Devon & Cornwall Police | FoI Request 4896/16 – Begging


Devon & Cornwall Police

Freedom of Information Act Request No: 4896/16

Begging and Vagrancy Act 1824 I understand that begging is defined as the solicitation of money and/or food, especially in the street. Since December 2003, begging has been made a recordable offence.

Q1. How many incidents of begging have been recorded in the period 01 August 2015 to 31 July 2016?

The number of incidents recorded in Exeter were 52

Q2. How many of these incidents resulted in the person begging being asked to move on or receive a word of warning?
Of those incidents attended, 75 resulted in an individual being moved on or given words of advice.

Of the attended incidents in Exeter, 20 resulted in an individual being moved on or given words of advice

Q3. How many of these incidents resulted in the person begging being prosecuted under the Vagrancy Act 1824?
Of those incidents attended, one was crimed for the offence of “fail to comply with a section 35 direction excluding a person from an area” [ADDITIONAL NOTE: this was issued under the Anti-social Behaviour, Crime and Policing Act 2014].

The one incident that was crimed was in Torquay.


E&E Letters | Inconsiderate pavement parking – Let’s make it ‘cross-party’


13 October 2016

Inconsiderate pavement parking – Let’s make it ‘cross-party’

I welcome the recent thoughts of Cllr Peter Holland on the issue of inconsiderate pavement parking [Anger over inconsiderate pavement parking in ExeterE&E, 10 October 2016] as they echo the same comments I’ve been making for the past five years.

Cllr Holland is correct that section 30 of the Exeter City Council Act 1987 did outlaw the practice of parking on footpaths [ie pavements] and verges, and this provision was enforced by traffic wardens under the direction of Devon & Cornwall Police.



However, Cllr Holland is mistaken in saying “when the responsibility for enforcement of the law was transferred to Devon County Council the law went into ‘decay’.”

The truth is that when parking enforcement was decriminalised in May 2008, those powers transferred to Devon County Council and now Civil Enforcement Officers [CEOs] enforce using powers issued by the Secretary of State for Transport [The Rt Hon Chris Grayling MP] under regulations contained within the Traffic Management Act 2004.

And in the rush to transfer powers to DCC, the provisions of the Exeter Act 1987 were missed.

A new power was conveyed by Statutory Instrument 2012 No.12 issued by the Government under the TMA 2004. Within its Schedules, the Statutory Instrument details which restrictions can be enforced by DCC’s CEOs.

statutory-instrument-2012-no-12Civil enforcement of offences in section 30 of the Exeter City Council Act 1987
2. In Schedule 7 to the Traffic Management Act 2004 (road traffic contraventions subject to civilenforcement), in paragraph 4 (parking contraventions outside Greater London), after subparagraph
(2)(e) insert—
“(ea) an offence under section 30(1) of the Exeter City Council Act 1987 (c. xi)(prohibition of parking vehicles on verges, central reservations and footways).”(b)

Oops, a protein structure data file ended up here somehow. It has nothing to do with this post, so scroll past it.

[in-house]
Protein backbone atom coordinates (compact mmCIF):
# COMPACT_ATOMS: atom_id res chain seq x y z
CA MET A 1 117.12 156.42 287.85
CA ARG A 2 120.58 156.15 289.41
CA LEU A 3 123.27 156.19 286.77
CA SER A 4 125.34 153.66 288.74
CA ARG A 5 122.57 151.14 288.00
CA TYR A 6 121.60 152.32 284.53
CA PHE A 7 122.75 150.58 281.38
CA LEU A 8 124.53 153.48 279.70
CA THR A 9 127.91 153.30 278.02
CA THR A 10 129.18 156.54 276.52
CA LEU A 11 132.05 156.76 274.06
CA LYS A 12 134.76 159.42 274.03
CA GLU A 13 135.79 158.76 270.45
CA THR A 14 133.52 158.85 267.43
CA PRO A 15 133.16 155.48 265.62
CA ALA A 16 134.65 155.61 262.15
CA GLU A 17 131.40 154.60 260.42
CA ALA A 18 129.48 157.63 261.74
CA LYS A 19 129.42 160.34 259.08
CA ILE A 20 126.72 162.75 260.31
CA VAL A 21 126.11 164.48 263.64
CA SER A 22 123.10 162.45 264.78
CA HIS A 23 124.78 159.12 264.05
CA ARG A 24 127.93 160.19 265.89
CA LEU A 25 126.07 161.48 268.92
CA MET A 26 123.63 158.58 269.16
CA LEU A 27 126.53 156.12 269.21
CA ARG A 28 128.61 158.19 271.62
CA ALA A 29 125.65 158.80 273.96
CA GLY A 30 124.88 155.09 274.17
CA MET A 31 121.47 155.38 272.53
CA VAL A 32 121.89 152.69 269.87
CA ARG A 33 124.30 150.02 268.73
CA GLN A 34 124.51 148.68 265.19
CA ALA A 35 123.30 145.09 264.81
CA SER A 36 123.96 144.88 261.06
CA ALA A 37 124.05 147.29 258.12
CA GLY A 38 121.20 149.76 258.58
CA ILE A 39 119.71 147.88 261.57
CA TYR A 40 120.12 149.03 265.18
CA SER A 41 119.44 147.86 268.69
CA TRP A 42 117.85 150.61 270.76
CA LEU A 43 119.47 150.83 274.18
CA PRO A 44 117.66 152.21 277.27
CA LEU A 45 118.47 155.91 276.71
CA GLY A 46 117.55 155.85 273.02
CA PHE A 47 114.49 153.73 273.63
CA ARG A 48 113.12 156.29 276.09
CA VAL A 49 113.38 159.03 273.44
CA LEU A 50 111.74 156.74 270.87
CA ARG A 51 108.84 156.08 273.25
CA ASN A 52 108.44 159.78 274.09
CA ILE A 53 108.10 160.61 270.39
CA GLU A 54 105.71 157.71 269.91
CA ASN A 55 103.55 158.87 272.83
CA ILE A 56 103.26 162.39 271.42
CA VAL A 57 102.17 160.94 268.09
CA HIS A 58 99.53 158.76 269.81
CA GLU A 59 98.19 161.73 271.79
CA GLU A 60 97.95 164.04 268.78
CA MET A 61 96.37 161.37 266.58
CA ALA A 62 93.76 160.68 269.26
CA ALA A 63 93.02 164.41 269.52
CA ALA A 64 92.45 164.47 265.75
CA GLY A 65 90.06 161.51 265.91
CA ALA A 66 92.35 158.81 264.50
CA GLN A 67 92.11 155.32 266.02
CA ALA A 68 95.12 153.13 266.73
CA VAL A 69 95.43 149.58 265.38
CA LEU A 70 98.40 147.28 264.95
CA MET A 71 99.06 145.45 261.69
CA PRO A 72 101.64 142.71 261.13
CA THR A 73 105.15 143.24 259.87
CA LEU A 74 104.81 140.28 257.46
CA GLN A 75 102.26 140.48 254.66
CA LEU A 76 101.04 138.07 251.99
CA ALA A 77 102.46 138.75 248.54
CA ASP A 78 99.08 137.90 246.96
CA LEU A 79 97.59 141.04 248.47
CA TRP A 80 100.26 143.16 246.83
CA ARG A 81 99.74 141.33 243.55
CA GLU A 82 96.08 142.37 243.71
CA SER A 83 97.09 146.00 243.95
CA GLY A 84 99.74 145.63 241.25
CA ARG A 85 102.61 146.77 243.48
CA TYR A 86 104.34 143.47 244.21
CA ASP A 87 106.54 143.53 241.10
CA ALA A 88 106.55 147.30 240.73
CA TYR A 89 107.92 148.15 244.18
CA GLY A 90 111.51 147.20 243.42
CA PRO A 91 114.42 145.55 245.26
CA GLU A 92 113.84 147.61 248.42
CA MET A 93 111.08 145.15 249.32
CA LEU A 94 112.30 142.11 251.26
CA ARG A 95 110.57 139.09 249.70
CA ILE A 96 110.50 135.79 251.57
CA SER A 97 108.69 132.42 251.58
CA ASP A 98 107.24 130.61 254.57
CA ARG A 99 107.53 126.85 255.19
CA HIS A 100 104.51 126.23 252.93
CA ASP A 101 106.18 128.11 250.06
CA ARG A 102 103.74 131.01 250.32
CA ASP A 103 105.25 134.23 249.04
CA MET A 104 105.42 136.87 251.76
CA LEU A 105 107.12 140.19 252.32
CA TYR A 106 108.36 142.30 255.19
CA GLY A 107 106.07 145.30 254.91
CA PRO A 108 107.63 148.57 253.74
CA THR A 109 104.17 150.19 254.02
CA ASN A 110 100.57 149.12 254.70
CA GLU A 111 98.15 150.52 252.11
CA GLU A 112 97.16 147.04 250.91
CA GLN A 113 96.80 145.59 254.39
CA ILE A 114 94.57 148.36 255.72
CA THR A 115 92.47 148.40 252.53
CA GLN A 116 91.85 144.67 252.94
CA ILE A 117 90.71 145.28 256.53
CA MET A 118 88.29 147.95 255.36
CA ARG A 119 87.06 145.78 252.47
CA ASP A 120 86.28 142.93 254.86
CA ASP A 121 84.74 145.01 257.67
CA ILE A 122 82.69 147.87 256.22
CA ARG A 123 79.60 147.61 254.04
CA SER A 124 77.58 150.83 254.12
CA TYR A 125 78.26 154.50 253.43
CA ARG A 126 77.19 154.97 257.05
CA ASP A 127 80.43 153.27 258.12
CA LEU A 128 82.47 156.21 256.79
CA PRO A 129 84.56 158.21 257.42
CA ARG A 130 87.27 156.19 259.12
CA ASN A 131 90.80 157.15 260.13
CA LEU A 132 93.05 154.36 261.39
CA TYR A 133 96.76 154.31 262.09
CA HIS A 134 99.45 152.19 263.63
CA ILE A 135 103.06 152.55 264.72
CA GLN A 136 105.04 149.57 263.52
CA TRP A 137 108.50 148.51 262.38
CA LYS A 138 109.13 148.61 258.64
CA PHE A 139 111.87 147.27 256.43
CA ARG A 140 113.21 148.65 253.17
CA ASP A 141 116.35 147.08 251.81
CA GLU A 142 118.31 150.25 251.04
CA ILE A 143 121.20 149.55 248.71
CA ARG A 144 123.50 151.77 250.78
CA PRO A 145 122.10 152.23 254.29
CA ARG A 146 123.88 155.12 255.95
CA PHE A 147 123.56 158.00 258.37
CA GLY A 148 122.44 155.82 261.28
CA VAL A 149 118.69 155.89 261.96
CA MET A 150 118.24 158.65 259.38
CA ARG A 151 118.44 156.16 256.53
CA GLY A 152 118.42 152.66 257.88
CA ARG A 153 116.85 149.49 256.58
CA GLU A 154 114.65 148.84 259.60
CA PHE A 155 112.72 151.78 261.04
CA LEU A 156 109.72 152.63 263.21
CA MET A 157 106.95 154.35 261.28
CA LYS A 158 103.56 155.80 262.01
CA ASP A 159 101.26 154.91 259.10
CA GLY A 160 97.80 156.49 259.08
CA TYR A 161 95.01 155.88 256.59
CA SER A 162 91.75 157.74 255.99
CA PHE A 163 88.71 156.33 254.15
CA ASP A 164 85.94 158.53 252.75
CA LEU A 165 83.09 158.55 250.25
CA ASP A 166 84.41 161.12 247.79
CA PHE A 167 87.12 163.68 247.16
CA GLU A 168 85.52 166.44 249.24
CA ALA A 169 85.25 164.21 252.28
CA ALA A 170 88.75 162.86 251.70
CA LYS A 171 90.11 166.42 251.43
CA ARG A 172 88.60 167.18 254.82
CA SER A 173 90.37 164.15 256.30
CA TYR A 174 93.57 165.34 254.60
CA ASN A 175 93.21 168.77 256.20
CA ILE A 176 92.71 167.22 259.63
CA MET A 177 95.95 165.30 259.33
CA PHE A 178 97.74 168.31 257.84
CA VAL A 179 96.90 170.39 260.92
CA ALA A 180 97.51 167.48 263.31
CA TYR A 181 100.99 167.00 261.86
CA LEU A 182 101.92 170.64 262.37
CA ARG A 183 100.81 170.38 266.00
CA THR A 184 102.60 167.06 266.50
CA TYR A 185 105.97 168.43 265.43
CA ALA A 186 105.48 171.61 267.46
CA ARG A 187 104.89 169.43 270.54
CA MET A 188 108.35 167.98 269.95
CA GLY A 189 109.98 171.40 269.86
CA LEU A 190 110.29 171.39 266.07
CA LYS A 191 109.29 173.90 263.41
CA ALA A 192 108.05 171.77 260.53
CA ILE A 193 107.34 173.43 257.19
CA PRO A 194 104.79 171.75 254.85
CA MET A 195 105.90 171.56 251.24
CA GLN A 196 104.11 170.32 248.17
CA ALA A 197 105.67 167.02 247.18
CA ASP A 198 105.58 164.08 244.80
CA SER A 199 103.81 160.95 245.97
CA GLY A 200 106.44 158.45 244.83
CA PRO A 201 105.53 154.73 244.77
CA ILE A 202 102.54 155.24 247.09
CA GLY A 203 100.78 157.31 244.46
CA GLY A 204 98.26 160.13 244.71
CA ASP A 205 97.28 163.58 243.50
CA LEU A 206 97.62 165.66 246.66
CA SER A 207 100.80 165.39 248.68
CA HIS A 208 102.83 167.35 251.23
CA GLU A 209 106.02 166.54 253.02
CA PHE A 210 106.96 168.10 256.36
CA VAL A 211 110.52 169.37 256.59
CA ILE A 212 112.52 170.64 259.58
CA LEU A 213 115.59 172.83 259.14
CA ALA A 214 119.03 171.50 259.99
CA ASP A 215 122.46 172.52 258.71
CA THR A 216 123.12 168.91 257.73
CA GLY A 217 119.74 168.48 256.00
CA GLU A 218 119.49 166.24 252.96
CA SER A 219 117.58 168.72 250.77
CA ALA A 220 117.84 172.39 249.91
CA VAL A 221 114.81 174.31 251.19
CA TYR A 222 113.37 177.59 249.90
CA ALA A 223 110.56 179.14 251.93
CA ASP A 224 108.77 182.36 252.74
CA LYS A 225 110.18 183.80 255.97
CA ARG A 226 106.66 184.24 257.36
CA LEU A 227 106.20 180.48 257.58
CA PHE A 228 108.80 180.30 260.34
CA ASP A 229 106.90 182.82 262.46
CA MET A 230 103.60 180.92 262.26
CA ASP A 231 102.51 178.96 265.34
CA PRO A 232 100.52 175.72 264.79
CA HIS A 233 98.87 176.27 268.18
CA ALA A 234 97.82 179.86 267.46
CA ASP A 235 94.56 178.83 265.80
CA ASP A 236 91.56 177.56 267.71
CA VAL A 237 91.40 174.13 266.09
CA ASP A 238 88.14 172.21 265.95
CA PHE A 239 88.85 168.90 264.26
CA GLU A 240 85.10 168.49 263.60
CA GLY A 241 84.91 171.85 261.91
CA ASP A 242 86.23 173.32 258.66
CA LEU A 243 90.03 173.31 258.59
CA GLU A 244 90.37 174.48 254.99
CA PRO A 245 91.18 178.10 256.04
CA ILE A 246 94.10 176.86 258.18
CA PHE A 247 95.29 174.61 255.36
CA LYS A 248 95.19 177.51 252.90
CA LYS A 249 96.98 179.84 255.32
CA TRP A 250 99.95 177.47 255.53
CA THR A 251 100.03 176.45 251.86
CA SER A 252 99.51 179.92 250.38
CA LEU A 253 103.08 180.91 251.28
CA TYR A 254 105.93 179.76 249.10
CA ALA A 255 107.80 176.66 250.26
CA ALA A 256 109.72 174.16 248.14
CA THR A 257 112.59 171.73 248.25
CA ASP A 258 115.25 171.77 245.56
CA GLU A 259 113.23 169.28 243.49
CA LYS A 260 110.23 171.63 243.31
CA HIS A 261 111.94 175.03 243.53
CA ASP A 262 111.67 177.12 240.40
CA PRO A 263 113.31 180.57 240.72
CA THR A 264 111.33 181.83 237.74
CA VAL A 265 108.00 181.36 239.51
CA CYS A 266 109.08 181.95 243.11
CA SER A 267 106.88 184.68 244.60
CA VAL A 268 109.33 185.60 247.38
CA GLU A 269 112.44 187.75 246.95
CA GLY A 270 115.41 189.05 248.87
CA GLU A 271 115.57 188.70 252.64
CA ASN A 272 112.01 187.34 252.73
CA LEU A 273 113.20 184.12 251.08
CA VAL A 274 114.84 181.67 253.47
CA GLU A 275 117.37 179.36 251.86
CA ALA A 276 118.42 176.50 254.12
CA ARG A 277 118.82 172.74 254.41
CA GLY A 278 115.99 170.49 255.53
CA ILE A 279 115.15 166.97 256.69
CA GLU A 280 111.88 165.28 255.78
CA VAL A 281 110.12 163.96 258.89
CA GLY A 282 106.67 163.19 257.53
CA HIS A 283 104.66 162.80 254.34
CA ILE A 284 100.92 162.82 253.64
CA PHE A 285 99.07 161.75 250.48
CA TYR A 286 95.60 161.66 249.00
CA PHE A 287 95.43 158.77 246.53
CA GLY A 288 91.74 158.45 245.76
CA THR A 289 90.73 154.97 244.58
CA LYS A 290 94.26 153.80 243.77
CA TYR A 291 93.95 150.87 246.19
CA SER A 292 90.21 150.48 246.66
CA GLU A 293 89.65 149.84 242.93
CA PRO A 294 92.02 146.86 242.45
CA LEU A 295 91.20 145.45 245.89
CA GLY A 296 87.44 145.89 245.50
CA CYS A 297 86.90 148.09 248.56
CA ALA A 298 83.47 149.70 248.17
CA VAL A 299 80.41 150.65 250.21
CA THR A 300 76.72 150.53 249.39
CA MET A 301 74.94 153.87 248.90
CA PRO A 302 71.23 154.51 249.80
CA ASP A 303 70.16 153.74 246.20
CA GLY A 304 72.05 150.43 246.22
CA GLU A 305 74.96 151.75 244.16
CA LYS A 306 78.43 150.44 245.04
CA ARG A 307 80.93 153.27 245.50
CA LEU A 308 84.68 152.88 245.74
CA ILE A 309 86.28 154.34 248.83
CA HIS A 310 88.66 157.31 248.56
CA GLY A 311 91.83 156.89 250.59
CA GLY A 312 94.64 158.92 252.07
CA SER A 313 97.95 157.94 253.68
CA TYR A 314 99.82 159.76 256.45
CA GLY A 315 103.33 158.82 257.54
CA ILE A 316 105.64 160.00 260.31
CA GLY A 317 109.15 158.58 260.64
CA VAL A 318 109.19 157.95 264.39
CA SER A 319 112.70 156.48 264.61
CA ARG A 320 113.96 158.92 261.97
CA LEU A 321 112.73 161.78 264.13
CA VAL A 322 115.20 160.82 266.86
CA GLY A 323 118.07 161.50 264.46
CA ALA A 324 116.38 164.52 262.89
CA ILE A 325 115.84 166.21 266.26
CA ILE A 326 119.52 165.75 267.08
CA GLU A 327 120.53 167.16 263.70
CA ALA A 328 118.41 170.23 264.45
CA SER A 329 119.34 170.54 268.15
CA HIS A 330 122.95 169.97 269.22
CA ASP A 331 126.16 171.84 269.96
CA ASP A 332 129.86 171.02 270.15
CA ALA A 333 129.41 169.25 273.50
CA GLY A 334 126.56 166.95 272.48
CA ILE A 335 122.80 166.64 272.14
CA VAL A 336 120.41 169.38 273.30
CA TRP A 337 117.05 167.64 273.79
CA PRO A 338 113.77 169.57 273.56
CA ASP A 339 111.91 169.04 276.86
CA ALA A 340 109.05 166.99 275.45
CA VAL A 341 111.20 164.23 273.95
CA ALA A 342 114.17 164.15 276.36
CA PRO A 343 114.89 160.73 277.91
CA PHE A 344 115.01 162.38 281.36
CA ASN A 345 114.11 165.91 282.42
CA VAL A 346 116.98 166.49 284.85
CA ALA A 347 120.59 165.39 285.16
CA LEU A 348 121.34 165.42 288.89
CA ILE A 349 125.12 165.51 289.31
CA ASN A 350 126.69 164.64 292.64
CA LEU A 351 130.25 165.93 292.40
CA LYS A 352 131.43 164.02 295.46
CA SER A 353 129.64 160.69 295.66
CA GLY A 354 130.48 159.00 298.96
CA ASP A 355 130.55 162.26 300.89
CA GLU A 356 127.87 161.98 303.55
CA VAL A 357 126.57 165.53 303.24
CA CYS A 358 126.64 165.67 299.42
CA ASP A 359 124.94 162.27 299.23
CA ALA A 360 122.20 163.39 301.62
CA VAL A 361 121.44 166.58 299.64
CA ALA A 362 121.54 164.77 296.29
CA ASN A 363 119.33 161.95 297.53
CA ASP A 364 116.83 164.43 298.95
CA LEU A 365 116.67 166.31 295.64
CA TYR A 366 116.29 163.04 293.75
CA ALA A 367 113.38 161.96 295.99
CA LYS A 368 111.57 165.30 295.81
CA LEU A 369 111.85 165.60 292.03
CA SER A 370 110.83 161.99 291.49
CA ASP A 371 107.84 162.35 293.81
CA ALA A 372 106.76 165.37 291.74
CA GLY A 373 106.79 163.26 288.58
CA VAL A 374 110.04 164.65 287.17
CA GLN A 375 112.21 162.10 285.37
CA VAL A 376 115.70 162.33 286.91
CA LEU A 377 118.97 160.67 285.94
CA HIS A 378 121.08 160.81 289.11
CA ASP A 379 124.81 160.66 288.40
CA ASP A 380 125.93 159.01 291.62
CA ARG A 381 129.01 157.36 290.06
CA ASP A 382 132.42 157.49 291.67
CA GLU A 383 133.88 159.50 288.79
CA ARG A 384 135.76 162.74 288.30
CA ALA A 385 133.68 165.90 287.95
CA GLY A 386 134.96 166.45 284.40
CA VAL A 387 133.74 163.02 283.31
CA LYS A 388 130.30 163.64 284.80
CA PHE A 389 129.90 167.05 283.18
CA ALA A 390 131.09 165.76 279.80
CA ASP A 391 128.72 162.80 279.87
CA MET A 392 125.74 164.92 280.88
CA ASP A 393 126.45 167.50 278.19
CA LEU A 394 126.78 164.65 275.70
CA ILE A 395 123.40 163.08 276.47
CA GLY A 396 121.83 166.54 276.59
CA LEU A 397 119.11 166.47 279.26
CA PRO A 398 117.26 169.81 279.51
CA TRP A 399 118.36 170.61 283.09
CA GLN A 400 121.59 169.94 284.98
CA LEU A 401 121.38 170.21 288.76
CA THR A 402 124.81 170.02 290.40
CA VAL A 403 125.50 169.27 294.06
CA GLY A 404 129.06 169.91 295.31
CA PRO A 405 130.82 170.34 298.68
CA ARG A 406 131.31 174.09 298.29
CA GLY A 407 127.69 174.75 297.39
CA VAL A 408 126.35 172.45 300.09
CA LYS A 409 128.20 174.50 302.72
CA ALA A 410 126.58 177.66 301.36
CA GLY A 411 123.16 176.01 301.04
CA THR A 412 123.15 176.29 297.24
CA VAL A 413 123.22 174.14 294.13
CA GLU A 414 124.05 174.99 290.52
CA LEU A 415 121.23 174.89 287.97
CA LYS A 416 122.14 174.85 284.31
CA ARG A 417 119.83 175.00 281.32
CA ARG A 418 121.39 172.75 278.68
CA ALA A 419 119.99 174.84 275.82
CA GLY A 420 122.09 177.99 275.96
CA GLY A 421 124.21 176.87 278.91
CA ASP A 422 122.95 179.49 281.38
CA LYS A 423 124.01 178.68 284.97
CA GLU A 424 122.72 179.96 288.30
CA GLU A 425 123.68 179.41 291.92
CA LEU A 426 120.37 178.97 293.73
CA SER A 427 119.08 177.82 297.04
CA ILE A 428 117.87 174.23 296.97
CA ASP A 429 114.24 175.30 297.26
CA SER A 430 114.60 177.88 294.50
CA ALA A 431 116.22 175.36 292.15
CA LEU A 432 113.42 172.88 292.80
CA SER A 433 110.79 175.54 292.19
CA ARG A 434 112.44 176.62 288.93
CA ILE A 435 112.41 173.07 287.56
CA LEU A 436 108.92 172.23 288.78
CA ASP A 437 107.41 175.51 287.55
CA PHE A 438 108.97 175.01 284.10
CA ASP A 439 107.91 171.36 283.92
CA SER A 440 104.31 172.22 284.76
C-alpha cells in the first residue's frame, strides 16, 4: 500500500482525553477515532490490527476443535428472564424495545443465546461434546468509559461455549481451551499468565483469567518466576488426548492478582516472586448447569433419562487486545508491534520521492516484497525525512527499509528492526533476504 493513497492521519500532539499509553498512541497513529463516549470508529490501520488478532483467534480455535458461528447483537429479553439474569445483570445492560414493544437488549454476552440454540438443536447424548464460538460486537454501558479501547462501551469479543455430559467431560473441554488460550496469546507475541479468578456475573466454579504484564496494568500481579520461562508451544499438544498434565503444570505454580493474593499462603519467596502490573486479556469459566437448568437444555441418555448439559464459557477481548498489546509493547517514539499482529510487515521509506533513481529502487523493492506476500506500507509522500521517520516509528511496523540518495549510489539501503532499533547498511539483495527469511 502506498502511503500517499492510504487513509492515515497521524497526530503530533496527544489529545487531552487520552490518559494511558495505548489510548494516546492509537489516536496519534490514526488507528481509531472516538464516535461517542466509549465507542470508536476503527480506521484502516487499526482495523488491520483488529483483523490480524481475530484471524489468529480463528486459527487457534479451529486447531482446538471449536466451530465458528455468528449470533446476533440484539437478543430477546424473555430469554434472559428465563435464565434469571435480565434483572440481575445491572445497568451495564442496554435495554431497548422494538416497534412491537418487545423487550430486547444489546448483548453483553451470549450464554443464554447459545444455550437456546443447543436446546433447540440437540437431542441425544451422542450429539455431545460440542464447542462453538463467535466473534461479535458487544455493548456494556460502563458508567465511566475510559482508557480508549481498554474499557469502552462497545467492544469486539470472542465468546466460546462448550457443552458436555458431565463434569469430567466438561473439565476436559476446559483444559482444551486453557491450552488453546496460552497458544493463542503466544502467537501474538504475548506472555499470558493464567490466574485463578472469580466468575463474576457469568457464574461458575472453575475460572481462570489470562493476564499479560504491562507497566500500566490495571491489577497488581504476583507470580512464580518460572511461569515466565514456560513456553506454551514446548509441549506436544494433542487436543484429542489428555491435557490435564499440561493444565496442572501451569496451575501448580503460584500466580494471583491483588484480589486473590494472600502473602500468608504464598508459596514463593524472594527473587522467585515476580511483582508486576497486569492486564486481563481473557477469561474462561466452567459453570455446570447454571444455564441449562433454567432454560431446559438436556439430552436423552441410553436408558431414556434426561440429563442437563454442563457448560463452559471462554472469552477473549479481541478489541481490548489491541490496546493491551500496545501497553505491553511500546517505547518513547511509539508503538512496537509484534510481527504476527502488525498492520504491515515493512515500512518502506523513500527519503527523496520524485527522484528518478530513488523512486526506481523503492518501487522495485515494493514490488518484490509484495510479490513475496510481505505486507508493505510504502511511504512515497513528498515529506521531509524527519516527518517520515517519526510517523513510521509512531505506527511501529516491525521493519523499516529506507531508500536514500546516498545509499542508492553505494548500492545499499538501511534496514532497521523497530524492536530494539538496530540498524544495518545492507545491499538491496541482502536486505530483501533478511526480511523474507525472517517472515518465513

However, the situation was complicated in that the Department for Transport informed DCC – as the Local Highways Authority – that it would require additional signage, at intervals of around 400m, to enforce the new legislation.

And, of course, there are some roads which would be blocked without pavement parking,

Indeed the P bus – which coincidently serves both my ward of St Thomas and that of Cllr Holland – would be unable to make its way down Barley Farm Road if all the vehicles parked on the road.

If the situation is complicated in Exeter, then it is even more complex nationally.

The only mention of pavement parking in the Highway Code is under Rule 244:
“You MUST NOT park partially or wholly on the pavement in London, and should not do so elsewhere unless signs permit it. Parking on the pavement can obstruct and seriously inconvenience pedestrians, people in wheelchairs or with visual impairments and people with prams or pushchairs.”

The direction MUST NOT is legally enforceable [under the Greater London Council (General Powers) Act 1974 section 15] but should not is an advisory direction, not an enforceable one.

There is little or nothing DCC’s Civil Enforcement Officers can do in this situation – unless the vehicle is causing damage to the pavement, when the driver *could* be prosecuted. In practice, this rarely happen, if at all.

Interestingly [as it pre-dates motorised vehicles], under section 72 of the Highways Act 1837 it is an offence to wilfully [but note, not park] “a carriage of any description upon the footpath.” But this can only be enforced by a warrant Police Officer, who needs to see the carriage actually driving on the footpath – even though to park on the pavement, the vehicle must have been driven onto it.

And it is also an offence under the Highways Act 1980 and also under s.28 of the Town and Police Clauses Act 1847 to “wilfully obstruct free passage along the highway or deposit anything which causes an interruption to, or obstruction of, the highway [including any public footpath or public thoroughfare].

In these cases, enforcement is the responsibility of warranted Police Officers and authorised PCSOs, rather than DCC’s CEOs.

At a meeting of the joint Exeter City Council and Devon CC’s joint Exeter Highways and Traffic Orders Committee [HATOC] held on 28 July 2015 [see minute 119], County Officers expressed confidence that a Private Members’ Bill  being brought forward by Simon Hoare MP [CON, North Devon], which would resolve the whole issue of inconsiderate pavement parking.